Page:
April 9, 2014

  • NSA head lies to Congress, and seems to get away with it

    Is there an obvious pattern of criminality within these governmental agencies? If so, why isn’t the Judicial Department investigating?

    April 7, 2014

  • Pass for rich kiddie rapist proves that justice isn’t blind

    Someone in Wilmington, Del., needs to keep an eye on Superior Court Judge Jan Jurden for the next few months, because she might improve her standard of living due to a sudden influx of cash.
    There’s no other way to explain why Jurden would have sentenced an ultra-wealthy heir to the du Pont fortune to probation for raping his 3-year-old daughter. It’s an outrageous miscarriage of justice that once again proves when it comes to the U.S. justice system, the elite get a pass almost every time.

    April 4, 2014

  • Maybe it’s not $3.2B, but state should still account for tribal cash

    In an editorial published last week, the Daily Press said that through tribal compacts, the state of Oklahoma received about $3.2 billion in annual revenue, partly attributable to the 117 casinos (or 118, in some reports) run by 33 tribes in the state. The information we accessed for that piece was confusing, and had a typo or two, which may have led us to overstate – to a considerable degree – how much money the tribes actually give the state.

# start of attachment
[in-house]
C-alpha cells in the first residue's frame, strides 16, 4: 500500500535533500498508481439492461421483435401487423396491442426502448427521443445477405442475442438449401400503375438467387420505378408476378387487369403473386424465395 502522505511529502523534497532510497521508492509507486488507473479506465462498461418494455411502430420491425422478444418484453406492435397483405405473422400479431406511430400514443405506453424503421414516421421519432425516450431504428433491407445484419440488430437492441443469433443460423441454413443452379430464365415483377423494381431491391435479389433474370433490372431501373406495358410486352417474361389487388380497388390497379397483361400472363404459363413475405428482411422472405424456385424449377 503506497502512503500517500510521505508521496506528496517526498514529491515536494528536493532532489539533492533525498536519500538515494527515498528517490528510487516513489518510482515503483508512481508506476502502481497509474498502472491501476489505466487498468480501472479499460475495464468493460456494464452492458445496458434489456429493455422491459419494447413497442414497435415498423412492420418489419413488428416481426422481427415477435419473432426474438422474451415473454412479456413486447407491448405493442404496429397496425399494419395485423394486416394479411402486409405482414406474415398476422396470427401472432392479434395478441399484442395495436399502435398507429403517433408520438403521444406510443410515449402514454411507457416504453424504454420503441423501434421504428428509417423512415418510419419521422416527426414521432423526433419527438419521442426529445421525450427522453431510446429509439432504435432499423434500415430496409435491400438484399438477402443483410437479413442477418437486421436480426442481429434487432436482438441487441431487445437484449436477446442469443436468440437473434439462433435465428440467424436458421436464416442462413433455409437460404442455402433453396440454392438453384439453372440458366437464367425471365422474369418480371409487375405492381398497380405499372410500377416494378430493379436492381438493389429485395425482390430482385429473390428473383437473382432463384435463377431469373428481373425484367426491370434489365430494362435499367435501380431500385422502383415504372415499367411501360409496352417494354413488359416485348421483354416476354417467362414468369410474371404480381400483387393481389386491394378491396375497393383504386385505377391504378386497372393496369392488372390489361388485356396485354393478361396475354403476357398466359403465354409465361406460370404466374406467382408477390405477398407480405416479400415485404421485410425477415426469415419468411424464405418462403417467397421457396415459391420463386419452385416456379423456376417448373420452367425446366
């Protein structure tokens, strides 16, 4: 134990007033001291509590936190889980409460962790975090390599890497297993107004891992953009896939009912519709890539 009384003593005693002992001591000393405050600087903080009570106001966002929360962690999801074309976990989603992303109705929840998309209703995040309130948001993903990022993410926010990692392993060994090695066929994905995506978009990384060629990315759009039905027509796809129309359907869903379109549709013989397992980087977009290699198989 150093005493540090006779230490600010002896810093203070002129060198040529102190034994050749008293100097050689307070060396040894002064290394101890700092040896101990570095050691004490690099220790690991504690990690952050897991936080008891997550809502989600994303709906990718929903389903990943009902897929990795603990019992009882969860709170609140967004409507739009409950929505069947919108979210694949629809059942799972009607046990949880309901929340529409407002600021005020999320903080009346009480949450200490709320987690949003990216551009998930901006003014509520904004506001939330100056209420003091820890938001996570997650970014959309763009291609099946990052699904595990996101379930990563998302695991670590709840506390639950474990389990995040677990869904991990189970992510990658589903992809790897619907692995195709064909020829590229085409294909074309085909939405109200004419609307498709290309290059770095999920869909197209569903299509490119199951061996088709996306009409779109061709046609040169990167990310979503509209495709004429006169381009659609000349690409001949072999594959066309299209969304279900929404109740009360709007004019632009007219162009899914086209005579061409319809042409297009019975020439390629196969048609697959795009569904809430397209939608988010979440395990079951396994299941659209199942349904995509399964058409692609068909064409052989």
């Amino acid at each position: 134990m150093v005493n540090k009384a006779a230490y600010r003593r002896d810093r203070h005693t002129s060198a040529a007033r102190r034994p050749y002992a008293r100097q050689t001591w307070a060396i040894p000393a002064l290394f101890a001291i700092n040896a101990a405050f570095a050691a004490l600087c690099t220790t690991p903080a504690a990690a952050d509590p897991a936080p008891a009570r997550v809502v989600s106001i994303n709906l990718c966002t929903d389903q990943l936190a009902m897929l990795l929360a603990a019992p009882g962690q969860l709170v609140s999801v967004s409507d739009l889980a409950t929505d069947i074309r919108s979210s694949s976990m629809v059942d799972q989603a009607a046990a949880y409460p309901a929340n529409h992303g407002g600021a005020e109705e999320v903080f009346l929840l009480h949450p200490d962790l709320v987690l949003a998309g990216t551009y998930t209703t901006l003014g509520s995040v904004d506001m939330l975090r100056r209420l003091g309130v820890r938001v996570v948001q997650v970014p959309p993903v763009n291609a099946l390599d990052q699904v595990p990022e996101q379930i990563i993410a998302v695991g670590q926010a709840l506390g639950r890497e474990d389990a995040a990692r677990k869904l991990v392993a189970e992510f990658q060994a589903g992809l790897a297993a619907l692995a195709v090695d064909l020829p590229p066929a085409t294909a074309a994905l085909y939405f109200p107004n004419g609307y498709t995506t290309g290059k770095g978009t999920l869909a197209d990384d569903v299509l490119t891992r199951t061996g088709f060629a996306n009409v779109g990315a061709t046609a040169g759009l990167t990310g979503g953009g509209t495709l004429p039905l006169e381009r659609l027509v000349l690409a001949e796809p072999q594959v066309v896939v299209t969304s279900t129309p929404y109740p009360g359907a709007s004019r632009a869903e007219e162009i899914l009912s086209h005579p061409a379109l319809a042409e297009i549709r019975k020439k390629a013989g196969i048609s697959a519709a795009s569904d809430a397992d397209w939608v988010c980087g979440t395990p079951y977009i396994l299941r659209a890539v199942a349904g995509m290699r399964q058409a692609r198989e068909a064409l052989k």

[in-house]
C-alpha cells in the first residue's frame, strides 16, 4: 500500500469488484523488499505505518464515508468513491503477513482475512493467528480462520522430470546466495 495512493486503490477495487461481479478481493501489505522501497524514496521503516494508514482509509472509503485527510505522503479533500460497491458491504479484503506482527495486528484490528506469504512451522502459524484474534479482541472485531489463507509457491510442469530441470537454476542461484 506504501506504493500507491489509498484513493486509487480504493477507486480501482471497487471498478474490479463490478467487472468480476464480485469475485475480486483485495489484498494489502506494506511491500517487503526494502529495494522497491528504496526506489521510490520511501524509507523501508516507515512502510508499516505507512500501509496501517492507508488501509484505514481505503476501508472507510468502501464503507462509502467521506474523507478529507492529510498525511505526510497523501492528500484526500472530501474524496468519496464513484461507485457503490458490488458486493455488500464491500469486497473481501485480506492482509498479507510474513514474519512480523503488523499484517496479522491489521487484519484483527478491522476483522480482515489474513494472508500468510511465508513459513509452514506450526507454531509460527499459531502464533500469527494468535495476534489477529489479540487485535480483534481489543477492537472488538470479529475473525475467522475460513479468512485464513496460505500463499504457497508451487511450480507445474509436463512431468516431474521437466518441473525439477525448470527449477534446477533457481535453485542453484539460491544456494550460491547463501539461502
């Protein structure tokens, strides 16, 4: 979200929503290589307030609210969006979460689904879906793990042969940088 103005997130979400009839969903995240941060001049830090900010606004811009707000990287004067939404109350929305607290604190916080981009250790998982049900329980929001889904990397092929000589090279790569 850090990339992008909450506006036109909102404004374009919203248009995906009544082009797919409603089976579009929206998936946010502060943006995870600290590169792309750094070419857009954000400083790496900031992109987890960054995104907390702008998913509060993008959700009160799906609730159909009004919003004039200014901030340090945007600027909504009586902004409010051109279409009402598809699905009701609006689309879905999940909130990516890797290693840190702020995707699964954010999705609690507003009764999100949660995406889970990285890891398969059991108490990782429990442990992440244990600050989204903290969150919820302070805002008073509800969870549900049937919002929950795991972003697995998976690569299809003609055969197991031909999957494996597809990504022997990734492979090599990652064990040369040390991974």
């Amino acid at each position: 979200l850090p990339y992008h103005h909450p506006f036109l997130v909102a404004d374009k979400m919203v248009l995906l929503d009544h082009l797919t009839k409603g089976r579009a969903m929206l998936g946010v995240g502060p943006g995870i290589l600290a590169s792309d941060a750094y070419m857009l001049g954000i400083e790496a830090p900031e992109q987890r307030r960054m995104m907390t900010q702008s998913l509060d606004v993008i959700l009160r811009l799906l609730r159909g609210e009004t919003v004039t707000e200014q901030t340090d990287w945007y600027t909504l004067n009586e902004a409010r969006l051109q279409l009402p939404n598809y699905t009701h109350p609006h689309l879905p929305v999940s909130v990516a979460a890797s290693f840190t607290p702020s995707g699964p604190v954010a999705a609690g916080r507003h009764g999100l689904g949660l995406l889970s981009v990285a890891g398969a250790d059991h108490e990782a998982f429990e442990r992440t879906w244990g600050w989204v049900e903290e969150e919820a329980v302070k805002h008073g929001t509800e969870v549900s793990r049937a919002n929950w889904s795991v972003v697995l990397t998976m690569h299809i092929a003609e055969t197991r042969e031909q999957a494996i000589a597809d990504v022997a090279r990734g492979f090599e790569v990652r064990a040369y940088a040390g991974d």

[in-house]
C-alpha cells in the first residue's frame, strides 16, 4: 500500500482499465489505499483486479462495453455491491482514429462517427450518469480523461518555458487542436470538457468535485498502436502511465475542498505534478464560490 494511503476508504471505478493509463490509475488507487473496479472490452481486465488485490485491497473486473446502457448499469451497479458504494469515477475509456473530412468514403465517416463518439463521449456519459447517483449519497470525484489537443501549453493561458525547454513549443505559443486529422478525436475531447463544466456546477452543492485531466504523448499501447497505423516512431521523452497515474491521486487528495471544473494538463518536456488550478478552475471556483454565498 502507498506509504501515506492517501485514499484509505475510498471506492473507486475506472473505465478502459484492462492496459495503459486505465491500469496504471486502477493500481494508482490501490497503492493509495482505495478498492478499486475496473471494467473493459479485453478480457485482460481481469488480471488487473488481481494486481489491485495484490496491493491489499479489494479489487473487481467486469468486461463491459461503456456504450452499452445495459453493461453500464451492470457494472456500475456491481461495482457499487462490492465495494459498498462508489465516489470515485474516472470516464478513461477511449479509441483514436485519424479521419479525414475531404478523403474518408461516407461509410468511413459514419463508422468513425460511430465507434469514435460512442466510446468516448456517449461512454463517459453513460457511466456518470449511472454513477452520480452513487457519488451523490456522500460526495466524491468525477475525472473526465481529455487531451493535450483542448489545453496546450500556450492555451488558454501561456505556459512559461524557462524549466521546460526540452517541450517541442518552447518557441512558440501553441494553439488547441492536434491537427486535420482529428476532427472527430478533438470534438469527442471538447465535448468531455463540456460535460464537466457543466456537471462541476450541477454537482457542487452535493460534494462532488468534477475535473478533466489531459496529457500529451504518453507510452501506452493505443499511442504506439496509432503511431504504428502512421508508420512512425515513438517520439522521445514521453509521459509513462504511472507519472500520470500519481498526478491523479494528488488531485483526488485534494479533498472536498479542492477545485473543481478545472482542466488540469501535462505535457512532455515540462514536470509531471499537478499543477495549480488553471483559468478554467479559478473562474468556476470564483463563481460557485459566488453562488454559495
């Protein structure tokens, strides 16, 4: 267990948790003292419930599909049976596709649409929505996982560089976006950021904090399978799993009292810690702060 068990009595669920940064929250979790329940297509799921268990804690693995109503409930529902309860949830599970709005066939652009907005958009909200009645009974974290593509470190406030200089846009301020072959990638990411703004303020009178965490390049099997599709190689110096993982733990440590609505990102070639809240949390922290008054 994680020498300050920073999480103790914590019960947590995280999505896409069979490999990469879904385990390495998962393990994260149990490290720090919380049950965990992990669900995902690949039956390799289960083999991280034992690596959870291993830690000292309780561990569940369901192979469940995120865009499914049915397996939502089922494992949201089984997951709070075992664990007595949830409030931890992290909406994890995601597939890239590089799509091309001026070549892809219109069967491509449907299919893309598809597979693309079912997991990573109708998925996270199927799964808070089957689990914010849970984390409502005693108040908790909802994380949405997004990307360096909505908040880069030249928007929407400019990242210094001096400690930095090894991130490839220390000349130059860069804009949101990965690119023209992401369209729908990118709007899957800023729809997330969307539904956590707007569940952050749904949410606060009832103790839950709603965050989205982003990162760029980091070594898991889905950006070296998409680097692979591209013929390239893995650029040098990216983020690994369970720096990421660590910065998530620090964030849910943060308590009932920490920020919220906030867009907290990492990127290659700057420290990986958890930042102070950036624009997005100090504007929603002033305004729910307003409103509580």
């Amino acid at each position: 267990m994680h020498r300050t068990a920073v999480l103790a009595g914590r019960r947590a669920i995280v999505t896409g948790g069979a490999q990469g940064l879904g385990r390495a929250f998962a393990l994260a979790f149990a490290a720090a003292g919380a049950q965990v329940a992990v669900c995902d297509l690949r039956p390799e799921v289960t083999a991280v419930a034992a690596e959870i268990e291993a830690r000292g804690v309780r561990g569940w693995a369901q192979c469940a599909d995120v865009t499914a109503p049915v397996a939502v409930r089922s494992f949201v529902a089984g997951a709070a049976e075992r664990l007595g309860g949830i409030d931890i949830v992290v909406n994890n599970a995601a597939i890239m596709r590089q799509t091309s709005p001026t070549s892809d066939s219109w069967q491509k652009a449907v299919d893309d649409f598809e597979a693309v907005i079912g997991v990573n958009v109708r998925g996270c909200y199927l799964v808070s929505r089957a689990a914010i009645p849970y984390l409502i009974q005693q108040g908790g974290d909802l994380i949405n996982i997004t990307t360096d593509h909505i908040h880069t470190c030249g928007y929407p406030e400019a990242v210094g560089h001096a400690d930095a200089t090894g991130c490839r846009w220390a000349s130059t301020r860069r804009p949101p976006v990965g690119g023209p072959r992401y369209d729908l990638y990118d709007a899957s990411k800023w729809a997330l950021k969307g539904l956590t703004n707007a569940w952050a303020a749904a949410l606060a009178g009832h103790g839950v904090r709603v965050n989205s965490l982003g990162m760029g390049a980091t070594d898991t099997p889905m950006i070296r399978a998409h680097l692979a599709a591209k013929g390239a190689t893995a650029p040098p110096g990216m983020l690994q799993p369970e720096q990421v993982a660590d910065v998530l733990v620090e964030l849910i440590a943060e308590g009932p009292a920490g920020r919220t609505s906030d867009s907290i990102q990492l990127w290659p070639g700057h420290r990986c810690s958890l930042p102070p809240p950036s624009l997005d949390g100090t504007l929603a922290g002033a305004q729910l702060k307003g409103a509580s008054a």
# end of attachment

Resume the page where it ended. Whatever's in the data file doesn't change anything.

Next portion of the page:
April 2, 2014

  • Tribal compacts should mean state has money to perform its functions

    Oklahoma should be rolling in the dough. The statistics bear that out. Thirty-three American Indian tribes operate 117 casinos in this state. Thanks to “compacts,” these tribes have been sharing the wealth with the state of Oklahoma. And thanks to the casinos, that wealth is substantial.

    March 28, 2014

  • It’s time to turn in your candidate announcements

    If you are running for a political office for which Cherokee County voters can cast ballots, it’s time to turn in your announcement. We’ve already run a few, and expect several more. The primary elections are Tuesday, June 24, with the registration period to vote in this election closing Thursday, May 30.

    March 24, 2014

Poll

What to you think of a state Legislature proposal to forbid cities from raising the minimum wage? Choose the closest to your opinion.

The federal government should set the minimum wage across the board.
States should be allowed to raise their minimum wages, but not cities.
Both states and cities should be allowed to raise their minimum wages.
Cities should be allowed to raise their mimum wages, but not states.
There should be no minimum wage at all.
Undecided.
     View Results